Office and SharePoint Blog

SharePoint Online: Leaving a smaller carbon footprint

There’s a reason why Iceland, Russia, Latvia, and Canada are ranked as favorable countries for locating data centers—it’s cheaper to keep servers cool in a cool climate. Duh.  

Still, many small, midsized, and large companies run do-it-yourself data centers of various sizes, paying a chunk of money to cool their servers in regions with 100-degree heat and 90 percent humidity. Whether you think this is a) immoral, b) stupid, or c) the best we can do given our circumstances, the reality is, you’re not about to build a data center in Iceland, so you’re stuck.

Not so, says Microsoft, which, as you might have heard, has recently discovered and embraced The Cloud as its own long-lost offspring. Microsoft commissioned a study that compared the energy use and carbon emissions per user for Exchange Server 2007, SharePoint Server 2007, and Microsoft Dynamics CRM with their cloud-based equivalents: Exchange Online, SharePoint Online, and Dynamics CRM Online.  

The cloud, of course, won. Here are the findings, according to Microsoft: “When small organizations (100 users) move to the cloud, the effective carbon footprint reduction could be up to a 90 percent savings by using a shared cloud environment instead of their own local servers. For large corporations, the savings are typically 30 percent or more in energy consumption and carbon emissions using cloud applications.”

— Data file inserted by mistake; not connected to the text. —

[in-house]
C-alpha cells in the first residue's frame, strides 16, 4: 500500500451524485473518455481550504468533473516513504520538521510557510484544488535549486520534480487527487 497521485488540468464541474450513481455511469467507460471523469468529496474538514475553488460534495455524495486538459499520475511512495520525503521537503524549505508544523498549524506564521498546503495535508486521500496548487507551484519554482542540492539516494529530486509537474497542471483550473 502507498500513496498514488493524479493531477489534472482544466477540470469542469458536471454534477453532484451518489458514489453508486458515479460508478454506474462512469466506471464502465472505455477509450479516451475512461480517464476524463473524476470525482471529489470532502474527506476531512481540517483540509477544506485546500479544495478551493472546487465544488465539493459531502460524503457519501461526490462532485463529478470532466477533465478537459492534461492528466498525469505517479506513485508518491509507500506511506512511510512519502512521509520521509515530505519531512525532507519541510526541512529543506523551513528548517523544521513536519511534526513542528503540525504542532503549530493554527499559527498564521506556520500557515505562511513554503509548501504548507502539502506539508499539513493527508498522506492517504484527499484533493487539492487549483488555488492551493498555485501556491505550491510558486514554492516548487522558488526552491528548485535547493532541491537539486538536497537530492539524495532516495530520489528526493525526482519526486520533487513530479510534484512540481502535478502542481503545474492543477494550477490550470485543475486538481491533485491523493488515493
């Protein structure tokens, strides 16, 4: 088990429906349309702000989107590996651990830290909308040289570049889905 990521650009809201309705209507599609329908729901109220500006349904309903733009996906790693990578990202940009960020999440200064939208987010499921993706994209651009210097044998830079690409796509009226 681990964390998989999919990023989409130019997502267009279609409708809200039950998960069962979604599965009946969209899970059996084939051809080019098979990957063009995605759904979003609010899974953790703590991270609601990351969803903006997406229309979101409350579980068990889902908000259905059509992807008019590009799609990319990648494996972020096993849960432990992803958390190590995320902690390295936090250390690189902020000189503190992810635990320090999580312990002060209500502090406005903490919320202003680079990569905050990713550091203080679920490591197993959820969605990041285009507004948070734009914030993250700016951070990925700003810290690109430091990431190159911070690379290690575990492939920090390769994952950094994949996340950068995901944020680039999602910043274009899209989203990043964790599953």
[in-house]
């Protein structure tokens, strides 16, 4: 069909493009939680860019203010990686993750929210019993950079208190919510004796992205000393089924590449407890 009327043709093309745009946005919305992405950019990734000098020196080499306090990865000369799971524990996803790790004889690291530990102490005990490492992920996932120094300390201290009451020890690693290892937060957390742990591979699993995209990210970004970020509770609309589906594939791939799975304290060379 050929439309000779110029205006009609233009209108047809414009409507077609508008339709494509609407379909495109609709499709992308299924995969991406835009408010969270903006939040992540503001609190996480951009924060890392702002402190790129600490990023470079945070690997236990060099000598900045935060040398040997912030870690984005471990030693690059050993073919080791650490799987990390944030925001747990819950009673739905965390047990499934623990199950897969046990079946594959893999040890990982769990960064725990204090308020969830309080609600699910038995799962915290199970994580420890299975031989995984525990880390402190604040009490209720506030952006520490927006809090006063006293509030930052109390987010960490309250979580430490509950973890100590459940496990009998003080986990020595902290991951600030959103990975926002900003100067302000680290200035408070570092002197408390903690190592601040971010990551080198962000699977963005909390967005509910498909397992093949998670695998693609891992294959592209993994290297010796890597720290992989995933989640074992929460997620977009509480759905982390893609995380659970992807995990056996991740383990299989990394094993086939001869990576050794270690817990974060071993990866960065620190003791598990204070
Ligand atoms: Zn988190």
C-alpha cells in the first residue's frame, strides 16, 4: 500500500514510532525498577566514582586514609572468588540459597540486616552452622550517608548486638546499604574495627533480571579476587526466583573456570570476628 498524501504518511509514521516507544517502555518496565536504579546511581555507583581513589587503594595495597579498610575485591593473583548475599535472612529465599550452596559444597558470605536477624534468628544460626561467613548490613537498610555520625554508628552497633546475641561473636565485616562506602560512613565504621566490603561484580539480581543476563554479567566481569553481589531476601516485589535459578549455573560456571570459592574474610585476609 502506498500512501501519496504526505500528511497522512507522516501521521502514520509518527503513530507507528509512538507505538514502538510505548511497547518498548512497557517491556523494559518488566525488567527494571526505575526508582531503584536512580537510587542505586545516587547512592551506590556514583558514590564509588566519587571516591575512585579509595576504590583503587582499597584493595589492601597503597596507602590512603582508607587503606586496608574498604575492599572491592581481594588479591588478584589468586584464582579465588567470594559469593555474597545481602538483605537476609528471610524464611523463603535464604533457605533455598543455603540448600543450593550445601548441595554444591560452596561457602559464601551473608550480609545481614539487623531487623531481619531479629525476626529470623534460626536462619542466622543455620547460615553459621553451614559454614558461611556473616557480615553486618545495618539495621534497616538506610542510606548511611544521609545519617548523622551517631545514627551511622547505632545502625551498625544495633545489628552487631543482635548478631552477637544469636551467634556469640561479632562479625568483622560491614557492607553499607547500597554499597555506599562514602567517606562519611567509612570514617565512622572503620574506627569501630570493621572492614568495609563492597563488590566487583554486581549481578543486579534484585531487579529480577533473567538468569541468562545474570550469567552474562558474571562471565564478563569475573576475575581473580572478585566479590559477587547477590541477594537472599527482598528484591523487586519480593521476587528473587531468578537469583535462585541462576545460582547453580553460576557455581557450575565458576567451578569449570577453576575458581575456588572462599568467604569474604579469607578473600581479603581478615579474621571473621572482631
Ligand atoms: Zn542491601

Why? Basically, economies of scale rule—larger is cheaper and more efficient. The study offers four reasons:

1. Large operations enable better matching of server capacity to demand on an ongoing basis.

2. Large public cloud environments are able to serve millions of users at thousands of companies simultaneously on one massive shared infrastructure.

3. Cloud providers can make server capacity more efficient, thereby performing higher workloads with a smaller infrastructure footprint.

4. Cloud providers have the incentive and the means to design, build, and operate datacenters that use energy efficiently.

There's more about the methodology and the deployment sizes at the Microsoft website.

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